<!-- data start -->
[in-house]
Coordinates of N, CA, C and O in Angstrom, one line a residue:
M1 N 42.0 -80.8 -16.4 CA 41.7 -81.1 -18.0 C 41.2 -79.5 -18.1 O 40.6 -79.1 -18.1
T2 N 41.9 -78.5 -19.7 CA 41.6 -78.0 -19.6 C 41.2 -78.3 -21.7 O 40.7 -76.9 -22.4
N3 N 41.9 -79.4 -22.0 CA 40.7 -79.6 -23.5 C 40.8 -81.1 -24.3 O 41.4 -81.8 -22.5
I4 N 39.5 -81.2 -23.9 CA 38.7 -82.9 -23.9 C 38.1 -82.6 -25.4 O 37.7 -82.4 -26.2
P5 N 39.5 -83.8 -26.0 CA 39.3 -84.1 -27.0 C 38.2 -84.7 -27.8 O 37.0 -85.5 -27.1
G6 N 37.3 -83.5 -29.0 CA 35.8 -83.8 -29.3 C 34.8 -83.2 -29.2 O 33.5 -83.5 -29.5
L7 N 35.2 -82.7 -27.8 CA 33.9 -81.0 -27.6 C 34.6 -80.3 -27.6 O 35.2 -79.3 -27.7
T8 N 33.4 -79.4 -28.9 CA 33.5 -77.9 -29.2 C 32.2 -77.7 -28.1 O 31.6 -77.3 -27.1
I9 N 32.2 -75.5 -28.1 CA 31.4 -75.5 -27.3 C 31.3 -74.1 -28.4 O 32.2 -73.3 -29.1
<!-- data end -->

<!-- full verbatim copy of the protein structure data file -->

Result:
[in-house]
Coordinates of N, CA, C and O in Angstrom, one line a residue:
M1 N 42.0 -80.8 -16.4 CA 41.7 -81.1 -18.0 C 41.2 -79.5 -18.1 O 40.6 -79.1 -18.1
T2 N 41.9 -78.5 -19.7 CA 41.6 -78.0 -19.6 C 41.2 -78.3 -21.7 O 40.7 -76.9 -22.4
N3 N 41.9 -79.4 -22.0 CA 40.7 -79.6 -23.5 C 40.8 -81.1 -24.3 O 41.4 -81.8 -22.5
I4 N 39.5 -81.2 -23.9 CA 38.7 -82.9 -23.9 C 38.1 -82.6 -25.4 O 37.7 -82.4 -26.2
P5 N 39.5 -83.8 -26.0 CA 39.3 -84.1 -27.0 C 38.2 -84.7 -27.8 O 37.0 -85.5 -27.1
G6 N 37.3 -83.5 -29.0 CA 35.8 -83.8 -29.3 C 34.8 -83.2 -29.2 O 33.5 -83.5 -29.5
L7 N 35.2 -82.7 -27.8 CA 33.9 -81.0 -27.6 C 34.6 -80.3 -27.6 O 35.2 -79.3 -27.7
T8 N 33.4 -79.4 -28.9 CA 33.5 -77.9 -29.2 C 32.2 -77.7 -28.1 O 31.6 -77.3 -27.1
I9 N 32.2 -75.5 -28.1 CA 31.4 -75.5 -27.3 C 31.3 -74.1 -28.4 O 32.2 -73.3 -29.1